You keep waiving your hand dismissing these concepts we talk about without ever really understanding what you are overlooking.

Cheers to the OP for being open to all schools of thought.
 

cyberbackpacker

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You are missing the point. The question was literally "what needs to be done to get this German flavour?" And we all agreed that "lodo" is not on the list of necessities to get this German flavour.

That's it.
The OP mentions these beers as beers demonstrating this "flavor" he/she is seeking:

Weihenstephaner Original
Paulaner Münchner Lager
Spaten Oktoberfestbier
Ayinger Oktober Fest Märzen

These are beers brewed on the most modern and sophisticated of equipment. These are not antique breweries using equipment from 30 years ago, let alone 50 or 100.

Focusing on fresh high quality ingredients, recipe and mash regimes constructed to achieve apparent attenuation of 84%, fermenting at temperatures from 48-52F, using a quality lager yeast and pitching at a ratio of 2.5m/mil, use of sauergut for mash pH control and at the end of boil to drop pH to ensure greater efficacy of kettle finings and for flavor contributions, oxygenating as high as perhaps 18ppm immediately before pitching yeast, and YES mitigating oxygen throughout the brewing process from strike water through packaging (more of a necessary focus for homebrewers due to the size of our vessels vs. professional) will get you the flavors the above beers deliver.

There are lots of levers brewers can choose to pull... the ones mentioned above will yield beers that taste like what the OP was drinking.

Perhaps just Sauergut (or maybe even sauermalz) in concert with good german ingredients will yield a result pleasing to the OP.

But again, some of the things above, and mentioned elsewhere in this thread, are offered as other levers that a brewer could choose to implement if results are not meeting expectations...

No mandates, but they are offered for folks to consider who don't think their beers are tasting as they would like them too.
 

jcav

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I must have my process down very well. I always have that German character in my German lagers. I use all German grain, noble hops and yeast. I do decoctions most of the time or a horkurz step mash. I pitch a large starter, use calcium chloride, ferment using temp control between 48 to 52 degrees, (depending on the recipe). I also have tweaked a beautiful hefeweizen that is decocted, and people I know who have had this style when they traveled to Germany have all commented on how authentic mine tastes. So I think it is totally possible to get this German character, and by doing these things and others commented in this thread, very attainable. Try some of these suggestions and hopefully you will get there!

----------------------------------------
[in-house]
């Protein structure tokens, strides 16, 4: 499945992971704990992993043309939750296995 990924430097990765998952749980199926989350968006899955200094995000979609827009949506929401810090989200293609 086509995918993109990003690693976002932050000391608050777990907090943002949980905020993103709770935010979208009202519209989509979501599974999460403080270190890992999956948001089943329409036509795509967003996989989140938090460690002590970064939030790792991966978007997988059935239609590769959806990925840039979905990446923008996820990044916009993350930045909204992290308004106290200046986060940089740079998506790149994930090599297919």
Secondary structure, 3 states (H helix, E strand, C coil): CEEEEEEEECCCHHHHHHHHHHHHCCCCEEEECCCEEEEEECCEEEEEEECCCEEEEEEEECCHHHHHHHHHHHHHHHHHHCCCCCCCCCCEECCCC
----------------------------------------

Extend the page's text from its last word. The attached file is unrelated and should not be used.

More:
John
 

Bassman2003

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Overall, I have a few areas of my process that I'd like to improve that don't require significant equipment changes.
1. Better control of my fly sparging. I haven't always maintained flow rates and water depth on the grainbed as well as I'd like and have taken the occasional efficiency hit.
2. Faster ramp to boil. I'm using a 110v Digiboil and it takes a while to go from mashout to boil. I'm thinking of adding a bucket heater to speed this up. I'm not sure what impact this might have on flavor but it seems like a possible place to improve.
3. Better cooling process. I probably need to get a counterflow chiller but I'm not quite ready to go there yet. I use an immersion chiller fed with cold water from a Penguin water chiller. It works ok but still takes 30 mins or so to get to pitching temps (longer for lagers). I also need to work on letting the cold break settle out so less winds up in the fermentor. I can't do a true whirlpool but I might try to do more stirring that I have done in the past.

There's a lot more I need to improve but those are the big ones I'm focused on right now.
Thanks.

2) - I would rather make a lid with a pie shaped door to let some steam escape. Thermal load is important to limit. Low boiloff rates are best. Your 110v system is actually a good thing but it is a pain to wait so long for temps. So add a lid and the times (and heat needed) go down.

3) Cold break settling is great. I let the chilled wort sit for 30-45 minutes before I drain to the fermenter. The Anvil Foundry I brew on has a rotating spigot which allows me to get clear wort out without the need for a whirlpool. I use an immersion chill with a rotating stir arm, as long as you settle, you can stir all you want. Recirc is tougher at this stage than stirring.
 

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Overall, I have a few areas of my process that I'd like to improve that don't require significant equipment changes.